To get a few trivial points out of the way -- I mentioned Hindu mythology a lot in the Watchmen thread ... here it is again.   The origin of the word "avatar" is Sanskrit, and it refers to the human form of a god.  The original avatars were Rama and Krishna, both of whom had blue skin, like Dr. Manhattan and like the Na'vi.

Another parallel I noticed is with Frank Herbert's book Dune ... the similarities are quite striking.  (I won't go into detail so I don't have to provide a spoiler alert for Dune ... but if you've read it, think about it.)

Molly - if I follow your train of thought, I might go further than you do.  Jack's love for Neytiri is yet another instance of "mother longing."  We have to ask why he is so quick to choose her as his mate.  Is it just because she taught him everything he knows about the Na'vis' culture?  (As a mother would do.)  On the other hand, this line of reasoning would seem to invalidate all matriarchal cultures, as well as all worship of female deities.  If we criticize Jake for taking a worshipful attitude toward Eywa, it's not clear what form of goddess worship we would find acceptable.  (If God is "our father", how could a Goddess not be "our mother"?) Neytiri does rescue Jake on their first meeting, but (unfortunately perhaps) never after he becomes a warrior.  However, Jake's male rival Tsu'tey is far more useless.  I think the more general problem is that Jake outshines all of the Na'vi, as Chosen Ones tend to do.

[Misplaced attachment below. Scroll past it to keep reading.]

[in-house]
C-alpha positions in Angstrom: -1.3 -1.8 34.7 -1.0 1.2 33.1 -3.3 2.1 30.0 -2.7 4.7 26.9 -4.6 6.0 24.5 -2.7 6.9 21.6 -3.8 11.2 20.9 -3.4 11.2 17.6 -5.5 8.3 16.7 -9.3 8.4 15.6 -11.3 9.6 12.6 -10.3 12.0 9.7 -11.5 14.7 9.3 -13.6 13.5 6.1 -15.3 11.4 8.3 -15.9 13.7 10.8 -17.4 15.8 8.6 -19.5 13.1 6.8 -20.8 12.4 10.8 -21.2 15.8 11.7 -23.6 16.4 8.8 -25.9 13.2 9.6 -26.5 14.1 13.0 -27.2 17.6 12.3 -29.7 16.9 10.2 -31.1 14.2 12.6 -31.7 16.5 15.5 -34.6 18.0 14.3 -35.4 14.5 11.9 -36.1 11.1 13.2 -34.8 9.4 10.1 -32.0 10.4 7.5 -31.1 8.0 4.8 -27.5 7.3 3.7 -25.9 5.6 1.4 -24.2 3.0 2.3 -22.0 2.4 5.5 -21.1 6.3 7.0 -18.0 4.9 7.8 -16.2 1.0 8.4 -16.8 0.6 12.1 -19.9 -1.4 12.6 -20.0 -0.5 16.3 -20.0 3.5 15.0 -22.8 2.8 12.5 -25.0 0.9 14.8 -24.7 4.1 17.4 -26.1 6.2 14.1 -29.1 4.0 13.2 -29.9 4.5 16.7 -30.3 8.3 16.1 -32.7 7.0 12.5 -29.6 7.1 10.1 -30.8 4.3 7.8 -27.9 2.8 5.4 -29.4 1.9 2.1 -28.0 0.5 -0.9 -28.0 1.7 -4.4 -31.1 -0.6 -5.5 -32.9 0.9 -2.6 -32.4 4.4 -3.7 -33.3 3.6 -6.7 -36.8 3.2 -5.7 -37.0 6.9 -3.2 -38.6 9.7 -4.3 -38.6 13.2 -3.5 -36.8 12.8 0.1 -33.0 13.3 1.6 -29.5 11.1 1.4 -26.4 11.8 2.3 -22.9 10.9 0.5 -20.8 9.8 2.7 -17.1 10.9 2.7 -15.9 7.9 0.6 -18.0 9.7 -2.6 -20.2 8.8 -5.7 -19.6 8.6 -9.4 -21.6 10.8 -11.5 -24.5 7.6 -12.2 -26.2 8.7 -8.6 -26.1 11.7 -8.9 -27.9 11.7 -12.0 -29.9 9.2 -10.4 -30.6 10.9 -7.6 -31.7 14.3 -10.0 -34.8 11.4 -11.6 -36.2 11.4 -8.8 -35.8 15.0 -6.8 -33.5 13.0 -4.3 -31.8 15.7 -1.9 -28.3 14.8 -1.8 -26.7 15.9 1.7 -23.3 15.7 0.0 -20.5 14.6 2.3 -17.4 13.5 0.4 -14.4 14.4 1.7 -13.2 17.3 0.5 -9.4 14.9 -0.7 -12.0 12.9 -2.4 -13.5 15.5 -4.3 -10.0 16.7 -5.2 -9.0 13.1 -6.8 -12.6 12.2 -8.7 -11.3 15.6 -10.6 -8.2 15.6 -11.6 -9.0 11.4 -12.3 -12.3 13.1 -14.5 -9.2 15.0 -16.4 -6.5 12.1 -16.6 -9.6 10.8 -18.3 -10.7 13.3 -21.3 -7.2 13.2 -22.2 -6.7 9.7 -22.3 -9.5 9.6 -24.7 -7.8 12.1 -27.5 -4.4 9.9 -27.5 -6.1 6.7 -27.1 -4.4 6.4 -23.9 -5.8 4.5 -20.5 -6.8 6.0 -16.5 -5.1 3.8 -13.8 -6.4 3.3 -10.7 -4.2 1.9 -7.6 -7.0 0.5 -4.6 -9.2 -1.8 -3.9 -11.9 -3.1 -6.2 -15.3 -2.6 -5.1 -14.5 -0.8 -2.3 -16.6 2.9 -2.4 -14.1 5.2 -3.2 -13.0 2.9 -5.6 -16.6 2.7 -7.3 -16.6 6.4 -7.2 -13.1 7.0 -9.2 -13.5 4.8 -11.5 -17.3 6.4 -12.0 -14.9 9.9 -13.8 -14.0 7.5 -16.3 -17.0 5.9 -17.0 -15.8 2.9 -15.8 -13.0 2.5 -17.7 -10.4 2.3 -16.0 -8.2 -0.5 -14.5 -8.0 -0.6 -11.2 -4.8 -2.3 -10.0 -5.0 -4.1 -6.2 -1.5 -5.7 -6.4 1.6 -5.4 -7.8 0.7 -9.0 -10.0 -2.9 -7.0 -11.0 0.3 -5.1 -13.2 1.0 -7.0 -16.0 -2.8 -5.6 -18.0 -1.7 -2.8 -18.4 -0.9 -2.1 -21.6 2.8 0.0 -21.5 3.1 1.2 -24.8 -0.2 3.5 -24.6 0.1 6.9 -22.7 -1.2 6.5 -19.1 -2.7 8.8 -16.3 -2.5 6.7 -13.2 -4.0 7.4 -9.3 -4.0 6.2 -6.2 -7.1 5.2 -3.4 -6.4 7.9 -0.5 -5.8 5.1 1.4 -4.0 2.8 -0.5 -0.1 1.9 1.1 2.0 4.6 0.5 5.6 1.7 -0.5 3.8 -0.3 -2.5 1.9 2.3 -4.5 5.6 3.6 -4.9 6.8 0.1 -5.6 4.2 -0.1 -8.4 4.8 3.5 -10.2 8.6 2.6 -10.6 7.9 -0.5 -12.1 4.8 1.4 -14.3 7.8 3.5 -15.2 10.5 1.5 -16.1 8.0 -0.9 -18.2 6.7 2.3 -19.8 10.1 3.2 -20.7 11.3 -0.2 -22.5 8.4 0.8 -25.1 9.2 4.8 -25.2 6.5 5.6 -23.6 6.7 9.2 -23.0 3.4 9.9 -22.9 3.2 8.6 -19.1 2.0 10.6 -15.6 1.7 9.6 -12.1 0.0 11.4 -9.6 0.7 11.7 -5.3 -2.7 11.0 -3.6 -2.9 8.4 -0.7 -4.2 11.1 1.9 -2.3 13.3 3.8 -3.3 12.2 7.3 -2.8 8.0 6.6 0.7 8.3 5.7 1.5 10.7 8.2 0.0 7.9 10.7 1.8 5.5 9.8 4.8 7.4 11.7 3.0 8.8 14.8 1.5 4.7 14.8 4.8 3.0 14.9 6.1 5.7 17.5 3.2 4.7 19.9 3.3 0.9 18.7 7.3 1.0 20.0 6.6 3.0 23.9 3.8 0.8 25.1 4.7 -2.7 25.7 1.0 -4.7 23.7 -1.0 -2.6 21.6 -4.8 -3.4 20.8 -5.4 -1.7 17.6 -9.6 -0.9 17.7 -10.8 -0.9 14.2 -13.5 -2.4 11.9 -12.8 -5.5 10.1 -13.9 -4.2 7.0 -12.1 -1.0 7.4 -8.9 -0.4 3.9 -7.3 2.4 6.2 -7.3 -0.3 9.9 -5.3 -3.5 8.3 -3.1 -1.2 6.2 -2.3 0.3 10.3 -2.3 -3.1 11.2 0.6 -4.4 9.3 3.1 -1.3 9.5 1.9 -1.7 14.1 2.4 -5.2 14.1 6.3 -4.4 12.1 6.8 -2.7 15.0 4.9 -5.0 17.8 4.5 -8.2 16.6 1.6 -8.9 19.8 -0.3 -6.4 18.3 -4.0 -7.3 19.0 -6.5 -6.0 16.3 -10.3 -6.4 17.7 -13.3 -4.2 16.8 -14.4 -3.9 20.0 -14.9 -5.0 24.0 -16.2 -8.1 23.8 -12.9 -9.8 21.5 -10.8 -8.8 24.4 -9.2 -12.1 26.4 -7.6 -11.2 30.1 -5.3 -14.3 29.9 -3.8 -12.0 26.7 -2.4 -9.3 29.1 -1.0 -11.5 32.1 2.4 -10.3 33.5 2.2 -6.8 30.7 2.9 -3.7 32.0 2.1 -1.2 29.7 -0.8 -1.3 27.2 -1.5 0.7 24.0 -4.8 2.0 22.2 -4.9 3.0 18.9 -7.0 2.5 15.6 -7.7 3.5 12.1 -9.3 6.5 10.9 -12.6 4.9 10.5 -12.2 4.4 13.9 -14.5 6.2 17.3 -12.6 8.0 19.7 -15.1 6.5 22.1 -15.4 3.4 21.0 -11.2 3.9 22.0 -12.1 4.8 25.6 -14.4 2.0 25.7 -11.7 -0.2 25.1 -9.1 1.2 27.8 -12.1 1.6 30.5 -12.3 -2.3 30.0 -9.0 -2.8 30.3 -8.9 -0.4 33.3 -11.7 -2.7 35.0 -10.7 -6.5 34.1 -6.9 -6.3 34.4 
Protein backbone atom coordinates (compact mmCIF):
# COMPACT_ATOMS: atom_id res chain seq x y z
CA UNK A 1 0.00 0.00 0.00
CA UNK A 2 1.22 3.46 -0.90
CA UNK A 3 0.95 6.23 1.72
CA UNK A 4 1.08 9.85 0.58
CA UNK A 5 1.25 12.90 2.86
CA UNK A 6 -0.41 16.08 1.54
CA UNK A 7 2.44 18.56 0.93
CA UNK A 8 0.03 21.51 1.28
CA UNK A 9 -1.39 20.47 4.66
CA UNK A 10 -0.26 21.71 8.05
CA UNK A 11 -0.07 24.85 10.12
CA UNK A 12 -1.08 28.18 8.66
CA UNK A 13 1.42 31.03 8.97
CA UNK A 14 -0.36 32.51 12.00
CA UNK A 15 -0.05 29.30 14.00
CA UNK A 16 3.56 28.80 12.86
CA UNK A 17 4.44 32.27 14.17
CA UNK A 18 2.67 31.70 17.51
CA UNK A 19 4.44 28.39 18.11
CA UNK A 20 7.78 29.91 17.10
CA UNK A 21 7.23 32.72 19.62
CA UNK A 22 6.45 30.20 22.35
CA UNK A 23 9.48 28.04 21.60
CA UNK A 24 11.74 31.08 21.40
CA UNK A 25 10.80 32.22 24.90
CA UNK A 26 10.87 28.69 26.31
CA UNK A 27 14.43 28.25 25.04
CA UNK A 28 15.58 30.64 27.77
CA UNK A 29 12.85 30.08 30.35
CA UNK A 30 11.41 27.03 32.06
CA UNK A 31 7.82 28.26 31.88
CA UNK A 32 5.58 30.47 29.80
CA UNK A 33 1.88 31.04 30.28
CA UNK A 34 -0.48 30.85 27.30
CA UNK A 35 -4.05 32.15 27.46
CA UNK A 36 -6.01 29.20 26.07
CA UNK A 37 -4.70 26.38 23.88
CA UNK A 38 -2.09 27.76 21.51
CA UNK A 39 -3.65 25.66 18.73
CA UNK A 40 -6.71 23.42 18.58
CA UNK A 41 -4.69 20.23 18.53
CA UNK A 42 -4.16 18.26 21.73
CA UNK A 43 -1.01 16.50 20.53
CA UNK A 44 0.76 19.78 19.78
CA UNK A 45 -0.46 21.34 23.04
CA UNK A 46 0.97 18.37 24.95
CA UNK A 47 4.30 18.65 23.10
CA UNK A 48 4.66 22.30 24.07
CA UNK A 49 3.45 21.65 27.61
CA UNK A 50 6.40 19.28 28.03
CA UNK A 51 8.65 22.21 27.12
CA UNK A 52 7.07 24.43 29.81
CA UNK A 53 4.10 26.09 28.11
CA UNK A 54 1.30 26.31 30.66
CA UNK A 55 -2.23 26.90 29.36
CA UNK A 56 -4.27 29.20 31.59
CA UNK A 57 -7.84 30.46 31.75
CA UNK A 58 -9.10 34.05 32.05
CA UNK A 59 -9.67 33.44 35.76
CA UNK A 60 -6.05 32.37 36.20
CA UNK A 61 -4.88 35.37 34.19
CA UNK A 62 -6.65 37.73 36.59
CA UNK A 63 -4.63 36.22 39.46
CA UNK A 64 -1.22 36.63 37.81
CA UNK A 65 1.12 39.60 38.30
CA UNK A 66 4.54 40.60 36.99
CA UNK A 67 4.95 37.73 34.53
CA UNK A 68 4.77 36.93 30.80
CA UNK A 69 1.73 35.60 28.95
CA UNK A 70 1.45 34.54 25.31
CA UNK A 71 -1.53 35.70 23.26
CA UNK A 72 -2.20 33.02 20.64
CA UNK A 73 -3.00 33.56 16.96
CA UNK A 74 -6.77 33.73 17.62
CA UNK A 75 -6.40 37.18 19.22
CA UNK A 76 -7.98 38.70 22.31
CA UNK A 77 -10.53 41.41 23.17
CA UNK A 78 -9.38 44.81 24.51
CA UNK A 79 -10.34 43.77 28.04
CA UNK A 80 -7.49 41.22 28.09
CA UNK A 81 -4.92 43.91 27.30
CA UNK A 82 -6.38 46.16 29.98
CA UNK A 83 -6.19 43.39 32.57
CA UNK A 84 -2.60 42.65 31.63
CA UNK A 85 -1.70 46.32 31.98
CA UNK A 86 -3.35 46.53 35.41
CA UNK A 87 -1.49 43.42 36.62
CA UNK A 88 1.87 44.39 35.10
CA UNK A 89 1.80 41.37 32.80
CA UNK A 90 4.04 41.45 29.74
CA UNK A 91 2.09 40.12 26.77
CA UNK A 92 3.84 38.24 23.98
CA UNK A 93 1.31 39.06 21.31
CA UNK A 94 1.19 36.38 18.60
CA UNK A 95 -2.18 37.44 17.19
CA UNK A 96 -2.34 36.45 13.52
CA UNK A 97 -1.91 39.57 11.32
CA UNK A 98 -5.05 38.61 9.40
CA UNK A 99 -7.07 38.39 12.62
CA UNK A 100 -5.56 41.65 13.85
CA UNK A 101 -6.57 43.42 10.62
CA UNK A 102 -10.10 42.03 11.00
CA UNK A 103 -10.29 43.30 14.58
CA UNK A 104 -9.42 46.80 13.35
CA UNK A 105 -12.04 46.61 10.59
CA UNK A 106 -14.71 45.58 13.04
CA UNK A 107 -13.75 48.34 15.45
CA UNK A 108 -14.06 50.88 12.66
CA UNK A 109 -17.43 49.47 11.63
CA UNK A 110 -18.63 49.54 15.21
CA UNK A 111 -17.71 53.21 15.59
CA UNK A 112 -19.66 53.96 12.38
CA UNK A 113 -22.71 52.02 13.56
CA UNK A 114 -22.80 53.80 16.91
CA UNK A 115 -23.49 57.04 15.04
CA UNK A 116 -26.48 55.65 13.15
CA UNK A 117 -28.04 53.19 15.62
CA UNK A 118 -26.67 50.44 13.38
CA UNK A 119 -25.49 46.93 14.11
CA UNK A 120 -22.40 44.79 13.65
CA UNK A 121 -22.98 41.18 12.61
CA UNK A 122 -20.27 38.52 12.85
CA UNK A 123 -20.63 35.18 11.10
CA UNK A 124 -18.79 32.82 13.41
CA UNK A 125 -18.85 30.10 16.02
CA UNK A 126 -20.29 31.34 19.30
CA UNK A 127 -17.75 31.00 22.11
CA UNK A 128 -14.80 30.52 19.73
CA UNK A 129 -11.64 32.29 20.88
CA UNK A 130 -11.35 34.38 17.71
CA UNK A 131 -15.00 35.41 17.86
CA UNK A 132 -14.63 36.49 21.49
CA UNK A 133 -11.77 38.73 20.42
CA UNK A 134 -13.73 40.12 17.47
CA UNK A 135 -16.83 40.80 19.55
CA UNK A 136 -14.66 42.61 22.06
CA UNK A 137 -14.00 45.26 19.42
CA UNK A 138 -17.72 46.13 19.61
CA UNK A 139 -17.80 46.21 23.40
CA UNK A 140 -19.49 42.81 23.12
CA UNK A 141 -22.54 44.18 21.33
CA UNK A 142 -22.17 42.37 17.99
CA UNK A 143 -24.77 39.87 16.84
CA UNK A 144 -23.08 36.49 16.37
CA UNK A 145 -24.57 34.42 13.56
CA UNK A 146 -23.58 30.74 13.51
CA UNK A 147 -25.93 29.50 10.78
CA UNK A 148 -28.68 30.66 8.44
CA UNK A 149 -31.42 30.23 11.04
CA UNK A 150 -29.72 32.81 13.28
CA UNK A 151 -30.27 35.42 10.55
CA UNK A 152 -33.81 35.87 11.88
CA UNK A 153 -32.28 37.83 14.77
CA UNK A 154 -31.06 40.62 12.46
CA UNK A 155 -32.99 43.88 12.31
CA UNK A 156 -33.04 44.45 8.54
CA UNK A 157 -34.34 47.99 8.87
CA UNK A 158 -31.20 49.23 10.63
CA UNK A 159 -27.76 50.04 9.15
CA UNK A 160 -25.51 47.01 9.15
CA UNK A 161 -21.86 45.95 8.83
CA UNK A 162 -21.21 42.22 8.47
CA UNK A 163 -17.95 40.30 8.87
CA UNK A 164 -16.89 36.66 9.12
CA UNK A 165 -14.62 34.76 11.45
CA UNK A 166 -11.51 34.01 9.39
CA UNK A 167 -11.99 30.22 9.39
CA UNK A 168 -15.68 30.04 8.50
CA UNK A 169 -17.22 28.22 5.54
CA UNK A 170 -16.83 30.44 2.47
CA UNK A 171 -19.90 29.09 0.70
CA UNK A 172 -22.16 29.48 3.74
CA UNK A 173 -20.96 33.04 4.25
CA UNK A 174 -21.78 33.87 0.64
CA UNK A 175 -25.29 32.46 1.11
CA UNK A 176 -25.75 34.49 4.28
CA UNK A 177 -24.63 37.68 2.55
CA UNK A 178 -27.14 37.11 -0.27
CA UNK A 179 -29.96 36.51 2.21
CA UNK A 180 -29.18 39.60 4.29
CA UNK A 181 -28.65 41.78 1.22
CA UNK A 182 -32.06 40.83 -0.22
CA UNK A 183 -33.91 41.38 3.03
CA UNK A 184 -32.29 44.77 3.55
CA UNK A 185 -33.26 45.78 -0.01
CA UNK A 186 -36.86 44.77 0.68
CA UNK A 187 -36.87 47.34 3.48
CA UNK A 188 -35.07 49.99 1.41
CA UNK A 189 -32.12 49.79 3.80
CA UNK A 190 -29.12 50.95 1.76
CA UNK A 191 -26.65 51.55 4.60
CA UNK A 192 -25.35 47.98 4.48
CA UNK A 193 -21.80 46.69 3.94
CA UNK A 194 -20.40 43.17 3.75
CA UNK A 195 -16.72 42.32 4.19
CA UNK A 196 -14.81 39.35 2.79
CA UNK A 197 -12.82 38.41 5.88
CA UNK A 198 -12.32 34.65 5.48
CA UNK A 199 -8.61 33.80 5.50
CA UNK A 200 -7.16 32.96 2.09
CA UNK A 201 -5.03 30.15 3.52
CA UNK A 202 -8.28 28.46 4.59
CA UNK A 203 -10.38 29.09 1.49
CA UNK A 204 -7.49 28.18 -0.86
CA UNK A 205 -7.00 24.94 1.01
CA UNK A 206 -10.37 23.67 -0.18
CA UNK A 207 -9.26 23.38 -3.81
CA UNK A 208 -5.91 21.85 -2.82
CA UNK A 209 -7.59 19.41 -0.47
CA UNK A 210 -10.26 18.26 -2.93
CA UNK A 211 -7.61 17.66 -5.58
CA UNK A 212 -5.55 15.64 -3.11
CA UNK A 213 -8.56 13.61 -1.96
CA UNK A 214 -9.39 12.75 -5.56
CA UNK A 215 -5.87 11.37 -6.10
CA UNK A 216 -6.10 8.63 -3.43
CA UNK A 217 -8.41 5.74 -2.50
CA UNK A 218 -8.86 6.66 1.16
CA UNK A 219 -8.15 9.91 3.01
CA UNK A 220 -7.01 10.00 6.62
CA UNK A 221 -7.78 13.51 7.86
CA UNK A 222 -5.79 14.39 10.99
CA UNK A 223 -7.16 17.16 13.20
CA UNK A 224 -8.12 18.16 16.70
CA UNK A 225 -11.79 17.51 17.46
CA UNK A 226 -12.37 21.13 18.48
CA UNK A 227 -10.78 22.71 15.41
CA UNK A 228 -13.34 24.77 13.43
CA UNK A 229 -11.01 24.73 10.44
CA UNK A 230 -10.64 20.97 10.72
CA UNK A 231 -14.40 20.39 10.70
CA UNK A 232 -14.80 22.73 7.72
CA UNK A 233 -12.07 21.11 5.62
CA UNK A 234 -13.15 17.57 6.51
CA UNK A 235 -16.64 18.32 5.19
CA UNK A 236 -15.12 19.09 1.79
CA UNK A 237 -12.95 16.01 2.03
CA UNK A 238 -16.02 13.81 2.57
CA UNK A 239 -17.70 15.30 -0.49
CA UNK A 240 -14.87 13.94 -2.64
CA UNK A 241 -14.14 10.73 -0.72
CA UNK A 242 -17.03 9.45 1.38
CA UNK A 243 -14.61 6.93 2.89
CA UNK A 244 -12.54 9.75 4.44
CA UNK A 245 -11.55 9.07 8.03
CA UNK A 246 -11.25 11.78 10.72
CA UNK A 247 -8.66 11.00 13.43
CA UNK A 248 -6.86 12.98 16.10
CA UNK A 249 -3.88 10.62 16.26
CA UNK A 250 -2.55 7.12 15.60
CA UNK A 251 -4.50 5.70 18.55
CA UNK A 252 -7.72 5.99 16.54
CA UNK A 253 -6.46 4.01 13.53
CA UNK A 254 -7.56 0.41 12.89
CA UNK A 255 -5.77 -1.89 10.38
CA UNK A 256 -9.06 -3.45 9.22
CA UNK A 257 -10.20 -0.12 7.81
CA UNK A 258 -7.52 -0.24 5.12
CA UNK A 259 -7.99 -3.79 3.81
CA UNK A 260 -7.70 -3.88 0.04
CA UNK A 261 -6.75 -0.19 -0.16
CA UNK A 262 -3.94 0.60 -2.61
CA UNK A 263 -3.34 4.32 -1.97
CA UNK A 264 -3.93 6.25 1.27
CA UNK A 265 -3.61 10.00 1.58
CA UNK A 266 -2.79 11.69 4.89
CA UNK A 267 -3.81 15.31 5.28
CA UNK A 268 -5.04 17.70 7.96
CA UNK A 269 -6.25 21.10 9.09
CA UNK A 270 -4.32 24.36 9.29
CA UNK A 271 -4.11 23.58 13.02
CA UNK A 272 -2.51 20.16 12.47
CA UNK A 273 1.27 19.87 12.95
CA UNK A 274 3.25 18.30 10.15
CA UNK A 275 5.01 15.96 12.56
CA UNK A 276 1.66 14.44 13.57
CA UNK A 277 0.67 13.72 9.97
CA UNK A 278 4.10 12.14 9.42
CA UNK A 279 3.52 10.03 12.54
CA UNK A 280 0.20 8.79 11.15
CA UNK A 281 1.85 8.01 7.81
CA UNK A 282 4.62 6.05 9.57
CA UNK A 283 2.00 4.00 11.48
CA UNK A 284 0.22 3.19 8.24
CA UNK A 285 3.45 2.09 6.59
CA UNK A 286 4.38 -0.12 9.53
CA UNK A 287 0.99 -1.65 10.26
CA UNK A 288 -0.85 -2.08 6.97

Dave - I would agree that the values you were hoping for are not present in the movie.  Being a conquering hero is good.  Killing (when performed in self defense, or against an animal that you will eat) is fine.  The paralyzed Jake becomes a Real Man not by an act of will (coming to terms with the reality of his disability), but by a magical technological solution (entering an avatar.)  Technology, of a sort, is possessed by both the humans and the Na'vi (with Arthur's USB hair.)  Conquest of the tribe is great, as long as you do it by riding Toruk.

The difference between the humans and the Na'vi lies not in their relative propensity for violence, but in the humans' vast imagination and greed.  The humans would destroy a whole tribe of Na'vi just to get at a vein of "unobtanium."  They would grow Avatars in vats and create an English language school, with no other purpose than the lure the Na'vi into a false sense of security.  Cameron clearly values the Na'vis' political simplicity. 

But perhaps you will say that this value, too, exists only to help the audience experience a power fantasy without having to feel guilty ... (with the movies' characters playing the roles of avatars?)